Two years ago, I asked, “Will Russia Leave the West?” The world’s largest territorial country—sprawling from its major European city St. Petersburg to its vast Far Eastern territories and long border with China—Russia cannot, of course, depart the West geographically. But it can do so politically, economically, and strategically. Indeed, where Russia belongs, where it should seek its identity, security, and future—in the East or in the West—has divided the nation’s policy-makers and intellectual elites for centuries.
Tag Archives: Russia
Sergey Starzhinsky figures that his first taste of nearby Japan was a fruit-flavored lollipop that washed up on the beach in the 1970s.
These days, when sailors take his son-in-law’s sea urchins across the strait to Hokkaido, Starzhinsky has them pick up a large order of sushi before they head back.
An Asian Iron Curtain lingers on the edge of the Pacific, eight time zones and 4,500 miles from Moscow. In Russia’s ever-broadening quest for influence under President Vladimir Putin, this Cold War-era outpost is emerging as a pivotal piece on the Kremlin’s global chessboard.
Japan has long claimed that Russia illegally occupies Kunashir and a handful of other nearby islands on the southern end of the Kuril archipelago, which threads the sea between mainland Russia and northern Japan. Seen from Kunashir, the snow-sheathed mountains of northern Japan tower on the horizon, but there’s no regular passenger service to connect the two worlds.
On a recent, pleasantly warm Tuesday evening in Moscow, a group of people was standing in front of the Basmanny District Court, and the young faces were smiling happily. The day had turned out to be a good one after all, at least for the friends of Yegor Zhukov.
Just a short time before, the political science student had been sitting inside a cage in the courtroom. He was just coming off a month of pretrial detention and was facing the possibility of an eight-year prison sentence due to alleged participation in “mass unrest.” The term “mass unrest” is a formula used by the Russian judiciary to describe the Moscow protests held to demand free and fair elections on September 8 for the Moscow city parliament. Zhukov had taken part in those protests.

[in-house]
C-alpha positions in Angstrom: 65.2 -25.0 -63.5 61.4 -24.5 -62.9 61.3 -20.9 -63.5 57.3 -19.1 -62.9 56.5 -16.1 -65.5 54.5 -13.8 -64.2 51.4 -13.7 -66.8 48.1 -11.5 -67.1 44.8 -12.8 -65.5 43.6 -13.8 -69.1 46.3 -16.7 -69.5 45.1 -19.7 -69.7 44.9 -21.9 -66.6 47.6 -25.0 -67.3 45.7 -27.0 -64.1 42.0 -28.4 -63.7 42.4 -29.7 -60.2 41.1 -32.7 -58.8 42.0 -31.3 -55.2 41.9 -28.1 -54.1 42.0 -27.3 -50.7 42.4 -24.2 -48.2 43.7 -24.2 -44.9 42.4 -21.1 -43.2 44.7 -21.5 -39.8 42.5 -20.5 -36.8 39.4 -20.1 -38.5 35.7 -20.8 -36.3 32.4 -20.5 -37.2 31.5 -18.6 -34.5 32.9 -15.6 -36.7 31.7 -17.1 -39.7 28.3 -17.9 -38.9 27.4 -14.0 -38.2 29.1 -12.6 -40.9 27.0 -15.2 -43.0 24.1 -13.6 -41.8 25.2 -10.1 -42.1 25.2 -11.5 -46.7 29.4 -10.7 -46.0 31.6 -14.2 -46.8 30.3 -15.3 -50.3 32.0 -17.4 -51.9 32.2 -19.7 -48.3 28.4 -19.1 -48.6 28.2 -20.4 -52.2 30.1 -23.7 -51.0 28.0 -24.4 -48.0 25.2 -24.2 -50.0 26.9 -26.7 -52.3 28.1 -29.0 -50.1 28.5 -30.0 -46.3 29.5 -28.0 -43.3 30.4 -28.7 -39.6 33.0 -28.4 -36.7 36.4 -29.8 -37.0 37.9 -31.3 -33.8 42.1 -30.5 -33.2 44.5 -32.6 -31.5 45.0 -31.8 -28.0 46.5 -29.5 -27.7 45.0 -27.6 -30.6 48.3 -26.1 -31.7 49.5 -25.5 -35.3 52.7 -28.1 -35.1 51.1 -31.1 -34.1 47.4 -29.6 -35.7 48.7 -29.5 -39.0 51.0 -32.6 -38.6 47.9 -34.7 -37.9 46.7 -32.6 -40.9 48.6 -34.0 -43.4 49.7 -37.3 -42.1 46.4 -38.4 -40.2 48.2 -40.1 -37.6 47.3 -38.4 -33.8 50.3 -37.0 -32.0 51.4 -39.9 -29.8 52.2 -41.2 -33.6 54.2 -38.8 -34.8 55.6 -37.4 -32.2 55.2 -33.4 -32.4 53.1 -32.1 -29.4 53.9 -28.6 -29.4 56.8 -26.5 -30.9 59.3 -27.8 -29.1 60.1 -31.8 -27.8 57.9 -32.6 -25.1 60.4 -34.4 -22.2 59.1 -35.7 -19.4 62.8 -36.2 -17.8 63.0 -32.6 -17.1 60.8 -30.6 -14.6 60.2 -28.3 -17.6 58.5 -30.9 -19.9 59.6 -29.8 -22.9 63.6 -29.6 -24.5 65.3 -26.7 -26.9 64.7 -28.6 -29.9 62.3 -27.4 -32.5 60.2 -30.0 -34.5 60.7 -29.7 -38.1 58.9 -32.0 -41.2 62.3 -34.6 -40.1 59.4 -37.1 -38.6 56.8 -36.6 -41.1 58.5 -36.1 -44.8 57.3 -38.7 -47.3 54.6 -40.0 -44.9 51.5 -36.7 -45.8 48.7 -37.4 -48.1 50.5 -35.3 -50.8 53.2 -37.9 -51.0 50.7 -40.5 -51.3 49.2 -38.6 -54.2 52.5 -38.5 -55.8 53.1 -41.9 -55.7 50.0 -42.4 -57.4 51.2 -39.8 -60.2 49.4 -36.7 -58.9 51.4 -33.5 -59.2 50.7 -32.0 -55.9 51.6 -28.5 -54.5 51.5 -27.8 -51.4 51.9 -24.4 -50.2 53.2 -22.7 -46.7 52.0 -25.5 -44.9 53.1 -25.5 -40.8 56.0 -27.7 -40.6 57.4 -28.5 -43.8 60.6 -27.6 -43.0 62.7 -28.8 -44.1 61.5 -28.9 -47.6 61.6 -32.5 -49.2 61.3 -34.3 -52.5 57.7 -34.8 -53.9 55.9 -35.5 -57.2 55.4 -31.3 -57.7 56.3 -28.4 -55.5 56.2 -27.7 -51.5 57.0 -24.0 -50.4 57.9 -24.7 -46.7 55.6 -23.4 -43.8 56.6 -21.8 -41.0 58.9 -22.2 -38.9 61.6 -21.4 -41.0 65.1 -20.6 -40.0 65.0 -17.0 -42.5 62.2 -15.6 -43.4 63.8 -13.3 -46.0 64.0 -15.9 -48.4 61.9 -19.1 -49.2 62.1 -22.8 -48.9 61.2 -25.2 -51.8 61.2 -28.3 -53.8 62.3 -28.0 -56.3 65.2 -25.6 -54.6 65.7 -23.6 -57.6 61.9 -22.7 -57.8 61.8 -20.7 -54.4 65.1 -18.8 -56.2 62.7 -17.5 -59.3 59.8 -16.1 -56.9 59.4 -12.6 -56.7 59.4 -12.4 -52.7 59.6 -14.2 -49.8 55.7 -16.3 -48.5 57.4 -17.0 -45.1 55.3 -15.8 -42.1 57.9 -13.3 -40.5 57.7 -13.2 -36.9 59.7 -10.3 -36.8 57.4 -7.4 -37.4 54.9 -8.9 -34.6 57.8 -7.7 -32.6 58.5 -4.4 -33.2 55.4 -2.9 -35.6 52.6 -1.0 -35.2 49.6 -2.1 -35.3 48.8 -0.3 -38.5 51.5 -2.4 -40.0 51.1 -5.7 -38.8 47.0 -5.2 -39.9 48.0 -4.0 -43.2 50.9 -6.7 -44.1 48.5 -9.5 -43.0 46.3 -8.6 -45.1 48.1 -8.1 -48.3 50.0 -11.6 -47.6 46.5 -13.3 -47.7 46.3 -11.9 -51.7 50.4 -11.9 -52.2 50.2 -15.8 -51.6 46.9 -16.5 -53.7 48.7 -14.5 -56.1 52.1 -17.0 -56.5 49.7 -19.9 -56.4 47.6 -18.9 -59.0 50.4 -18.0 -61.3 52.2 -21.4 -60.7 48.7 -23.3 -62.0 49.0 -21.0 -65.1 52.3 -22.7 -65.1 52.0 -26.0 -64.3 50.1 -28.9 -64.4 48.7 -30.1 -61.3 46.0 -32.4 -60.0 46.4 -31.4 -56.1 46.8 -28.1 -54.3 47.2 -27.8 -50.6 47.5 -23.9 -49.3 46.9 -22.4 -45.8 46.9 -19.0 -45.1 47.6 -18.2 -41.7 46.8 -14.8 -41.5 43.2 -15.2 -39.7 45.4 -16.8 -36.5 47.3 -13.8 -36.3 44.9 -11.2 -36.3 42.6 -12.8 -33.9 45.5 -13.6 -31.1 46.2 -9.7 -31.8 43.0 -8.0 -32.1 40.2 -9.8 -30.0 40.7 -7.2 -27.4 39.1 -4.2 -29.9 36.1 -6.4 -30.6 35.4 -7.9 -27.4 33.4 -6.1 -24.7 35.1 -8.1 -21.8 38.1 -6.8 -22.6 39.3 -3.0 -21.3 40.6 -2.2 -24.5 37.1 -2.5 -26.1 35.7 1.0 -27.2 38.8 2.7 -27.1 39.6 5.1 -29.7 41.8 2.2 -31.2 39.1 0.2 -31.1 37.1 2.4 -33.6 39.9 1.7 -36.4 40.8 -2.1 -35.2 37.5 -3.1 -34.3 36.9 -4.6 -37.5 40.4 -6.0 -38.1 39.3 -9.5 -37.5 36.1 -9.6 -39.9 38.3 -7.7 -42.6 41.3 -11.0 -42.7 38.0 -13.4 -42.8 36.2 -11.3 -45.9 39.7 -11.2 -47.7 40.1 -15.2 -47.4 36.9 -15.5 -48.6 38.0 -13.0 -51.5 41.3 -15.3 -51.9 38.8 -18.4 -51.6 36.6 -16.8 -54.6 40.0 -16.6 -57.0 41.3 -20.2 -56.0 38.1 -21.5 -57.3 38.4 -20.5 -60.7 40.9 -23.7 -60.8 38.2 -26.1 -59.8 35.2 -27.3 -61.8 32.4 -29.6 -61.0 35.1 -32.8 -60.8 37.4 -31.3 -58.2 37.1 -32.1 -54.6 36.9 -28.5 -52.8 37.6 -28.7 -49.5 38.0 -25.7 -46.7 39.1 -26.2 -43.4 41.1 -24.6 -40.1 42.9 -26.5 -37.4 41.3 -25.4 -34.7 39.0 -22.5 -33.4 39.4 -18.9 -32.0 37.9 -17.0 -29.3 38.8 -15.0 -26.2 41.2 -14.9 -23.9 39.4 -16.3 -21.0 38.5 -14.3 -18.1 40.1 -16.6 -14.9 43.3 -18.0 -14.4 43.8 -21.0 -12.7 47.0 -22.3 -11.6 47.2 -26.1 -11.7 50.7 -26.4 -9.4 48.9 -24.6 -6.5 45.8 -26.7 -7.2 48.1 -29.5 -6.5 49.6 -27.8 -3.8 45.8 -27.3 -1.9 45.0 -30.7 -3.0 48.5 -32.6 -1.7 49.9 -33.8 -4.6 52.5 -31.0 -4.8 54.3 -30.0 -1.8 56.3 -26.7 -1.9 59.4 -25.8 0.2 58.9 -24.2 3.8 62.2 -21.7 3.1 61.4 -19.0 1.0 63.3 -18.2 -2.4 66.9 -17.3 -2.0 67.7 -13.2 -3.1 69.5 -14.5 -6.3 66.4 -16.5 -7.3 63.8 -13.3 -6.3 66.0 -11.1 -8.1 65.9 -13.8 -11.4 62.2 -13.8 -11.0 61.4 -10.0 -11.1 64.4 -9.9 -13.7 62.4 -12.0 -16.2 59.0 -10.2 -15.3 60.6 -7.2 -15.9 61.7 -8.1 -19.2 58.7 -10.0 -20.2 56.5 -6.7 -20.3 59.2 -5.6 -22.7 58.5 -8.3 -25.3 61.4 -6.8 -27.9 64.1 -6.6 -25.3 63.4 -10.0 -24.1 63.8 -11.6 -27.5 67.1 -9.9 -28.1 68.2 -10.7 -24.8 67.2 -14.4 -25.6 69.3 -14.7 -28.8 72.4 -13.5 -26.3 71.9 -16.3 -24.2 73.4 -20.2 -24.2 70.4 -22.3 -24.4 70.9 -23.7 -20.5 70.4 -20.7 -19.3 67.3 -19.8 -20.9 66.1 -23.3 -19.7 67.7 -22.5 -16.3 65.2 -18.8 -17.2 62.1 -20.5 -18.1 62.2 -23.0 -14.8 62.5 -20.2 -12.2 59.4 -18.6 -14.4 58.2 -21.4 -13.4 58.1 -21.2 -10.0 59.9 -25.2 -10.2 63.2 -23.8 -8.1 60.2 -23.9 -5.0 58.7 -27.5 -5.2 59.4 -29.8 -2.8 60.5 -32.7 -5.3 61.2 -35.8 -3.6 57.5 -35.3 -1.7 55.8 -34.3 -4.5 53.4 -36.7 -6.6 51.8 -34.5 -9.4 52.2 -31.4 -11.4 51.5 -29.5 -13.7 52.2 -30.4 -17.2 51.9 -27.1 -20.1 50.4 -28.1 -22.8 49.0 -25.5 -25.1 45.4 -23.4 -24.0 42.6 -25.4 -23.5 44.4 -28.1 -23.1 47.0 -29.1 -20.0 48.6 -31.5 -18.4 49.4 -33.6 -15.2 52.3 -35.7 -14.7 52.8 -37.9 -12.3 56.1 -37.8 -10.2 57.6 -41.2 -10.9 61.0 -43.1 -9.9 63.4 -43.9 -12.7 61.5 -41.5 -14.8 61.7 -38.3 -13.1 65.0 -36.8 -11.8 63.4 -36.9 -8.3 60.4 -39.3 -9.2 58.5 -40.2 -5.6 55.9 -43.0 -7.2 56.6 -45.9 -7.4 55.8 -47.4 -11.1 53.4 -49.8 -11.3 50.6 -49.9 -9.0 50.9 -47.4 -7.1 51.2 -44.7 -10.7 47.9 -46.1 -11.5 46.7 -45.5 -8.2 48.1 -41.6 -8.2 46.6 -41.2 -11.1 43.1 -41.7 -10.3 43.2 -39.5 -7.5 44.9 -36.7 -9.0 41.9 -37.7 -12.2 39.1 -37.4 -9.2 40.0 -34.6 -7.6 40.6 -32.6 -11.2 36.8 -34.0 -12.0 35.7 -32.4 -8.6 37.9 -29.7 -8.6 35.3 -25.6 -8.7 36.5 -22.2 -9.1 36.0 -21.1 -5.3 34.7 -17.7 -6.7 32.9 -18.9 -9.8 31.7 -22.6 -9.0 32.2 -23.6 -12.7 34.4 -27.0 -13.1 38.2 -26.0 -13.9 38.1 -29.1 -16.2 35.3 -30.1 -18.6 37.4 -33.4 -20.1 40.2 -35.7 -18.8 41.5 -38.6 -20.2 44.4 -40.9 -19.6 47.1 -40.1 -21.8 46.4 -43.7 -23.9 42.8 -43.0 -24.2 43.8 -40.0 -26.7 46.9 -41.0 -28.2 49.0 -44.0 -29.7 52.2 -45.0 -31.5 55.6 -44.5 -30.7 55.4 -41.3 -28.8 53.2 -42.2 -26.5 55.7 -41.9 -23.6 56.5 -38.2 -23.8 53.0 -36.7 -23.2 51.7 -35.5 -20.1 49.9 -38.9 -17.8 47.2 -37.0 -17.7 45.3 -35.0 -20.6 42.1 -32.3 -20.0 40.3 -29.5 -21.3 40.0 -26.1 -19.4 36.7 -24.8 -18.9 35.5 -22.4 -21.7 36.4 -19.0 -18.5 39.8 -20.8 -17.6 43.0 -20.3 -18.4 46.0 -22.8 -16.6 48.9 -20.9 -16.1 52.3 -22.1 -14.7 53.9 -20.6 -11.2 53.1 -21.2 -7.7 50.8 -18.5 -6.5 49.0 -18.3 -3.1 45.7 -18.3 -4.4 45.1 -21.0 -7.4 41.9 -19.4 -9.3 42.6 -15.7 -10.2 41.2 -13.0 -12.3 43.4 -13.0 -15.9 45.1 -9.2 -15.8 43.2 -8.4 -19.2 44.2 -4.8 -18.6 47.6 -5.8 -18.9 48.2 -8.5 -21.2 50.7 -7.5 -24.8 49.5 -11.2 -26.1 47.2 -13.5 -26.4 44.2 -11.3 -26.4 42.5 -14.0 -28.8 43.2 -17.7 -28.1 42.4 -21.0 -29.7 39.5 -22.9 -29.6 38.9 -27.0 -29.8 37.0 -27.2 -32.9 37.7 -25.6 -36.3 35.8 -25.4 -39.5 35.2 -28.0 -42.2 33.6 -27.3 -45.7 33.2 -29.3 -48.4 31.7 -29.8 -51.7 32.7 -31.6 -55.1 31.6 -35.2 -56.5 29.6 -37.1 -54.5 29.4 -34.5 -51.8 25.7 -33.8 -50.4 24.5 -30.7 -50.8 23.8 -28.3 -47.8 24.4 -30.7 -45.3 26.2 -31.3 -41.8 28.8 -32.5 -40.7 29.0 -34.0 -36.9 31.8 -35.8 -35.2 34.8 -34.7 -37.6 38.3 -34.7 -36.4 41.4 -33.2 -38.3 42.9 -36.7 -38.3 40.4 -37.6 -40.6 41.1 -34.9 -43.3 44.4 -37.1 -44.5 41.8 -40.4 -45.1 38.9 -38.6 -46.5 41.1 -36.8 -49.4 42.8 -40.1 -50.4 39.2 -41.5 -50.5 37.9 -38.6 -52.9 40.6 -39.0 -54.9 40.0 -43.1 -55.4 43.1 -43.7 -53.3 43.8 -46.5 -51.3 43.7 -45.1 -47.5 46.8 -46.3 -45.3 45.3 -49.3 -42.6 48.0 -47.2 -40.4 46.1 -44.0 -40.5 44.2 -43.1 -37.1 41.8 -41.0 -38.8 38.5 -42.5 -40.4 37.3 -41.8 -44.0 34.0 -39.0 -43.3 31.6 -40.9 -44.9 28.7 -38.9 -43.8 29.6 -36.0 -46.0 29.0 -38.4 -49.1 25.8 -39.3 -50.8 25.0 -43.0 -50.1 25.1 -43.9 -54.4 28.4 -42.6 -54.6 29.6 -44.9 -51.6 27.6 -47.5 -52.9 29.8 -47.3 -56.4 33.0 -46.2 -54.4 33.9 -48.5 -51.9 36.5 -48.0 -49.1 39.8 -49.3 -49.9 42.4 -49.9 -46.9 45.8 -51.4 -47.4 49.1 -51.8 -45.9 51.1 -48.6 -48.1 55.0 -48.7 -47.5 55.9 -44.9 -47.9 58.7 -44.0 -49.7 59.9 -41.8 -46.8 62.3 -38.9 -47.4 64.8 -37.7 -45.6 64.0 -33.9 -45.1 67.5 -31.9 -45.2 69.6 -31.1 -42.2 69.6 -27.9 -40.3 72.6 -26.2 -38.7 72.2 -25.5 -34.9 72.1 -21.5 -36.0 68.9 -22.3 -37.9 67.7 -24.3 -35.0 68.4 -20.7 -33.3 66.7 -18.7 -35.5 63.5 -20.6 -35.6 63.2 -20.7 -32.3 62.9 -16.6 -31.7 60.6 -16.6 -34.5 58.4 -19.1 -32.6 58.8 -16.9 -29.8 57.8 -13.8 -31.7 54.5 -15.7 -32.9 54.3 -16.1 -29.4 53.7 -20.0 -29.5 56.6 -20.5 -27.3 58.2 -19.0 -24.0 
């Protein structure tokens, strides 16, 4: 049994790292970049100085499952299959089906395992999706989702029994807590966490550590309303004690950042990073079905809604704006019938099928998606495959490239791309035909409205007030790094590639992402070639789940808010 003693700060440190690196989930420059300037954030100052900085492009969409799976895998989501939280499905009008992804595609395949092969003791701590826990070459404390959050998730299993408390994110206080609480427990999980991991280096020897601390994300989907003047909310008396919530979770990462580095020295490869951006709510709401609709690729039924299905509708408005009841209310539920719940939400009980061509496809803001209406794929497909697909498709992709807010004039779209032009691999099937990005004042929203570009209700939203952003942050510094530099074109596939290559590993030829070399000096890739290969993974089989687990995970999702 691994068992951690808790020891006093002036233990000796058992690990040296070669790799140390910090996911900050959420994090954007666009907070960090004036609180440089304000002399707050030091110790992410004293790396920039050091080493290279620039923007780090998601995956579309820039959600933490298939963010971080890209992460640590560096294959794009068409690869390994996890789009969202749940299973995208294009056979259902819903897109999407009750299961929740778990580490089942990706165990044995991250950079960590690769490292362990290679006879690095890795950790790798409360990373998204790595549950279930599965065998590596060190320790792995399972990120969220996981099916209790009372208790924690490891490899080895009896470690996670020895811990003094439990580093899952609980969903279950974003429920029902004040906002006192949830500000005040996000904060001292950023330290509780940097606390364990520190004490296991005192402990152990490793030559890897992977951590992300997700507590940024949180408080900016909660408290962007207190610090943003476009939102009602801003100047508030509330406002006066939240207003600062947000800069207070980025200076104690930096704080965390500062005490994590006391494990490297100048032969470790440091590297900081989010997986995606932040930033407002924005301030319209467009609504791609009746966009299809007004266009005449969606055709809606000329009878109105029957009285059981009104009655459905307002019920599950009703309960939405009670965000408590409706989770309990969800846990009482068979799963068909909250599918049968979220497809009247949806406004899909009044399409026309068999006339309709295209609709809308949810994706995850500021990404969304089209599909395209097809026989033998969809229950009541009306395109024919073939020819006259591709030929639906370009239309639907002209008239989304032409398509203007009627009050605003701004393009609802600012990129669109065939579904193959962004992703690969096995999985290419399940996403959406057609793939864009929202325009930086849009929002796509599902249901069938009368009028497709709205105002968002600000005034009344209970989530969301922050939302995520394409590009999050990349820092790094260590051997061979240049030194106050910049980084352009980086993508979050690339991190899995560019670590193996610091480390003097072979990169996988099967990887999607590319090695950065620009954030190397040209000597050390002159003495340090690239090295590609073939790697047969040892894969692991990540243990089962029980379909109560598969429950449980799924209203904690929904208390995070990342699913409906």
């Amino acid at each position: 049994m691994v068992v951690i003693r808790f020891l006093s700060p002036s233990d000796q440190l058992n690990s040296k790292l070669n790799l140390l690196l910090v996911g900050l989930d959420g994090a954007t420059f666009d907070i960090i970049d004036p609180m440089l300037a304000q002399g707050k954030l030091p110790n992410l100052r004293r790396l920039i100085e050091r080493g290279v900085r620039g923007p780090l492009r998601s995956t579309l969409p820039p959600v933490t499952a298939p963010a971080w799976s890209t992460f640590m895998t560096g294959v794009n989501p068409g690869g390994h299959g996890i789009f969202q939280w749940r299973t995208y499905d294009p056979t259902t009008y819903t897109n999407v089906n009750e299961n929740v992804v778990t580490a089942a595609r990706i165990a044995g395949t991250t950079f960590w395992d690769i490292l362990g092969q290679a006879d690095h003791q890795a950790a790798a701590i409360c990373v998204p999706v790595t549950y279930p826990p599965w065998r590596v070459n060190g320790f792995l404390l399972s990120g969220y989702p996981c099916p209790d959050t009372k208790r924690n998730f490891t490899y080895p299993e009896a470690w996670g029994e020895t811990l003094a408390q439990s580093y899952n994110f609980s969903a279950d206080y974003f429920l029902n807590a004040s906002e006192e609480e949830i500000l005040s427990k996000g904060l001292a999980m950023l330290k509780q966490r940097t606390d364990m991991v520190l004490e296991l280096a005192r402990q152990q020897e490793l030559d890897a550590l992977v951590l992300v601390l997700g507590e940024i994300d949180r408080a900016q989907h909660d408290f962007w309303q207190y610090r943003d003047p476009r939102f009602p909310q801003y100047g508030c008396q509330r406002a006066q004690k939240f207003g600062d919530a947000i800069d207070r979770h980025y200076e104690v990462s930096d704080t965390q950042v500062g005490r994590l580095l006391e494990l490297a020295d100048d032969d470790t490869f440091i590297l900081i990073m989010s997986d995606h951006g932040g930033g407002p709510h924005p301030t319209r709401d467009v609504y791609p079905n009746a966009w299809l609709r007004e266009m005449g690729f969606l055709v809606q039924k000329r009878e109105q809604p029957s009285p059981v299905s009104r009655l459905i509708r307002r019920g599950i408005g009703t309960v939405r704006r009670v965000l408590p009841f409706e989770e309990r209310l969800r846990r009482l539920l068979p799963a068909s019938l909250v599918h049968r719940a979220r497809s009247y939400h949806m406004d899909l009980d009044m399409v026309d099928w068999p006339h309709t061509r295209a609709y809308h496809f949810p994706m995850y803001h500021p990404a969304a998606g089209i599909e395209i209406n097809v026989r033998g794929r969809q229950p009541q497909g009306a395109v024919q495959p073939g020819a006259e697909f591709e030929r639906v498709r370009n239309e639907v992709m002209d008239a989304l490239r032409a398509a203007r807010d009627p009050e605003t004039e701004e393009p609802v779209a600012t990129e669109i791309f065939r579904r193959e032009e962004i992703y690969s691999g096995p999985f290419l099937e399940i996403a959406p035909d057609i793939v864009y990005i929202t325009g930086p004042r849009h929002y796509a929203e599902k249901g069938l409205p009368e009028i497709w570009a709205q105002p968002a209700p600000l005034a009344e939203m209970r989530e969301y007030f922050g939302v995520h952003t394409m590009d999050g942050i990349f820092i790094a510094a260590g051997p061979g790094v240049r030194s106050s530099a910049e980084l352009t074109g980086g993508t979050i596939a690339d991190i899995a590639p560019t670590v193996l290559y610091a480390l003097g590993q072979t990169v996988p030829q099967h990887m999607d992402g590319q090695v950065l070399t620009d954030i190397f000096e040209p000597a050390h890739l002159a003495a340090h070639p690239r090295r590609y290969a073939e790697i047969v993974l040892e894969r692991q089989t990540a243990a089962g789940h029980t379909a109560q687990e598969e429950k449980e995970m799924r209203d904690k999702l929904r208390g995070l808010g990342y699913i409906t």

On that Tuesday evening, though, the judge issued a surprise ruling releasing Zhukov from pretrial detention in favor of house arrest, while investigators announced that he was only being charged with “extremism,” a violation that carried a maximum sentence of just five years instead of eight. It was a perfect illustration of where Russia finds itself in late summer 2019: It has become a place where opposition activists breathe a sigh of relief when one absurd accusation is replaced by another.
A few days after our Asia Times report, an article based on “senior sources close to the Iranian regime” and crammed with fear-mongering, baseless accusations of corruption and outright ignorance about key military issues claimed that Russia would turn the Iranian ports of Bandar Abbas and Chabahar into forward military bases complete with submarines, Spetsnaz special forces and Su-57 fighter jets, thus applying a “stranglehold” to the Persian Gulf.
For starters, “senior sources close to the Iranian regime” would never reveal such sensitive national-security details, much less to Anglo-American foreign media. In my own case, even though I have made several visits to Iran while consistently reporting on Iran for Asia Times, and even though authorities at myriad levels know where I’m coming from, I have not managed to get answers from Islamic Revolutionary Guard Corps generals to 16 detailed questions I sent nearly a month ago. According to my interlocutors, these are deemed “too sensitive” and, yes, a matter of national security.
It’s May 9 and around 200 people have gathered in a parking lot in Novosibirsk, the third largest city in Russia. They are here to dedicate a monument, with some waving World War II flags, including the flag of a rifle division that conquered the Reichstag in Berlin in 1945. Veterans with medals covering their breasts sit in the first row.
Next to the monument, a man is waiting, a slip of paper in his jacket pocket on which he has outlined his speech. He has been waiting 20 years for this moment. A recording of Beethoven’s Fifth plays as the man steps forward and, together with the mayor, loosens the red tape to allow the white covering to fall from the monument. The crowd cheers as Stalin is revealed in the glittering sunlight.
Joseph Vissarionovich Dzhugashvili, who later gave himself the name Stalin, or “Man of Steel,” was the son of a shoemaker and attended church school. And, until his death in March 1953, he was the dictator of the Soviet Union — and one of the biggest criminals of the 20th century.